Get the Lowest Prices anywhere on Macs, iPads and Apple Watches: Apple Price Guides updated August 23rd
 

 

DOJ might green-light T-Mobile and Sprint merger, report suggests

A recent meeting between U.S. Federal Communication Commission chairman Ajit Pai and the head of the Justice Department's antitrust division could presage unification over a planned T-Mobile-Sprint merger, a deal that DOJ staff recommended against.

T-Mobile-Sprint Merger
Sprint CEO Marcelo Claure (left) and T-Mobile CEO John Legere present "New T-Mobile" merger.


Citing sources familiar with the matter, the New York Post on Friday reports Pai "consulted" with DOJ antitrust chief Makan Delrahim prior to proclaiming support for the merger early this week.

Details of the conversation are unknown, but the fact that the two officials were in discussions before Pai's surprise announcement suggests consensus on the issue, the report said.

Both the FCC and DOJ need to sign off on the proposed merger, but a recent report claimed the Justice Department would likely block the deal from going through.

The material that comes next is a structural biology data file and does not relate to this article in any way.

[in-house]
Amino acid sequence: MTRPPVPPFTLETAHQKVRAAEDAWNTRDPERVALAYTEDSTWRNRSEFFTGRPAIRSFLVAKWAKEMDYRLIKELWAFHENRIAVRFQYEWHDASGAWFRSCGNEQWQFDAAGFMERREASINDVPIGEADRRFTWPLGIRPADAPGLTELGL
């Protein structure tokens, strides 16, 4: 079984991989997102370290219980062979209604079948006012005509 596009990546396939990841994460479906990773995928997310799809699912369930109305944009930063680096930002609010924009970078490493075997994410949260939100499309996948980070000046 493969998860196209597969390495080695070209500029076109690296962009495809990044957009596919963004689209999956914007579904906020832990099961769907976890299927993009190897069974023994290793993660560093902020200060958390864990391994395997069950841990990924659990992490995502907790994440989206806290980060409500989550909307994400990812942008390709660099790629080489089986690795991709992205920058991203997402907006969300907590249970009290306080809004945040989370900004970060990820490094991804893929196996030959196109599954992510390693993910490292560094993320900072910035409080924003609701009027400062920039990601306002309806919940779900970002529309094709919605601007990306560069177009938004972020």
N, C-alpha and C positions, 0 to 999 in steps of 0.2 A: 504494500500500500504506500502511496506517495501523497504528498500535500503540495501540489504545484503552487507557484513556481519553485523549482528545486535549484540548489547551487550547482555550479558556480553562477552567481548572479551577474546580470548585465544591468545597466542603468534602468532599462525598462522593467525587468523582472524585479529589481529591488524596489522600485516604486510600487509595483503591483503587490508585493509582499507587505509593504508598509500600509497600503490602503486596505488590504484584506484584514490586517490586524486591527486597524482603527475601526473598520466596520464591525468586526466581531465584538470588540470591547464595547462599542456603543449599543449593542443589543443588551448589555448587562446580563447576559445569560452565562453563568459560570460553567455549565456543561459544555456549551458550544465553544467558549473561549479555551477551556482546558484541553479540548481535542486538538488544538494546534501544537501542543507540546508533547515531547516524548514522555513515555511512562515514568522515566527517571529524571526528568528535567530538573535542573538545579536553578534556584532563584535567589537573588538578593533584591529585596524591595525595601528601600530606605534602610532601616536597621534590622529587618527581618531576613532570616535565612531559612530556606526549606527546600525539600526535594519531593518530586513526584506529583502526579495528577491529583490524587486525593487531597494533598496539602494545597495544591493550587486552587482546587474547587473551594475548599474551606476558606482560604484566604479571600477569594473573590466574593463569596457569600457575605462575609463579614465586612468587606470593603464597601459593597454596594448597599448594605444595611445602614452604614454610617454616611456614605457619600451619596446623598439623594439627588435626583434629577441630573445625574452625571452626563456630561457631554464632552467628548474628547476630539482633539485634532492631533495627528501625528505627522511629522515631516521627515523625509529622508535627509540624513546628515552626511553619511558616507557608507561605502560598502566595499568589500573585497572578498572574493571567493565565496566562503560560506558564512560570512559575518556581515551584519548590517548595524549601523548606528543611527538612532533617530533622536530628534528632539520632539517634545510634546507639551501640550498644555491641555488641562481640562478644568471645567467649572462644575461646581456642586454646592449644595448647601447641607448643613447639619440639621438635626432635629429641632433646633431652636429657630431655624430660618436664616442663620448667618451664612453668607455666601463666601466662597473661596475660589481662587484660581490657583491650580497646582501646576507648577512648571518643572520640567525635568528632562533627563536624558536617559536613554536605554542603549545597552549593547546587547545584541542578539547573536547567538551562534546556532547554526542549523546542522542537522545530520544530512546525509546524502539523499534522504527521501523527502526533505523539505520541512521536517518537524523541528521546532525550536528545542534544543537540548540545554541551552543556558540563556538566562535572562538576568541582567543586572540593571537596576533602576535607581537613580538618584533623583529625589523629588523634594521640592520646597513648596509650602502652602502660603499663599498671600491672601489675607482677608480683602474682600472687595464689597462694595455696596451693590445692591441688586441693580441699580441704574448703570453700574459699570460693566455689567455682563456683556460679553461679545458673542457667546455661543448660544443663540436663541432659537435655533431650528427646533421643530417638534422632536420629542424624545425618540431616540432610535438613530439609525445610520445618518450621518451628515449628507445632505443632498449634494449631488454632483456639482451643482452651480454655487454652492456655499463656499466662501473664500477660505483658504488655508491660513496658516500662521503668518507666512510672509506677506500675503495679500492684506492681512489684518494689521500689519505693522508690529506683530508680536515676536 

In April, DOJ staffers raised concerns over the proposal's promises. At issue are calculated cost savings and how the resulting company, dubbed "New T-Mobile," plans to provide customers with reliable access to next-generation 5G technology.

According to the Post, DOJ staff maintains its position against the merger, saying it is anticompetitive. Ultimately, however, the decision falls to Delrahim.

When last questioned about the deal in April, the DOJ's antitrust head said he was still undecided.

"I have not made up my mind," Delrahim said at the time. "The investigation continues. We've requested some data from the companies that will be forthcoming. We don't have a set number of meetings or a time line."

Delrahim could impose concessions on the final agreement in return for giving the go-ahead, the report said. Specifically, DOJ staff has pushed to ensure the newly formed entity caps wireless prices for a longer term — up to seven years — than the three years that gained FCC approval. That said, the FCC is expected to handle enforcement, unburdening the DOJ of oversight duties.

"It will be hard for Makan to argue this will have a bad impact on competition when the FCC enforces these conditions," said a Post source who works with T-Mobile and Sprint. "The DOJ will clear this unconditionally."

T-Mobile and Sprint first announced the $26 billion merger in 2018, proposing a single combined entity capable of competing against industry front runners Verizon and AT&T. The companies in April extended the merger's deadline to July 29, giving the FCC and DOJ an extra 90 days to approve the deal.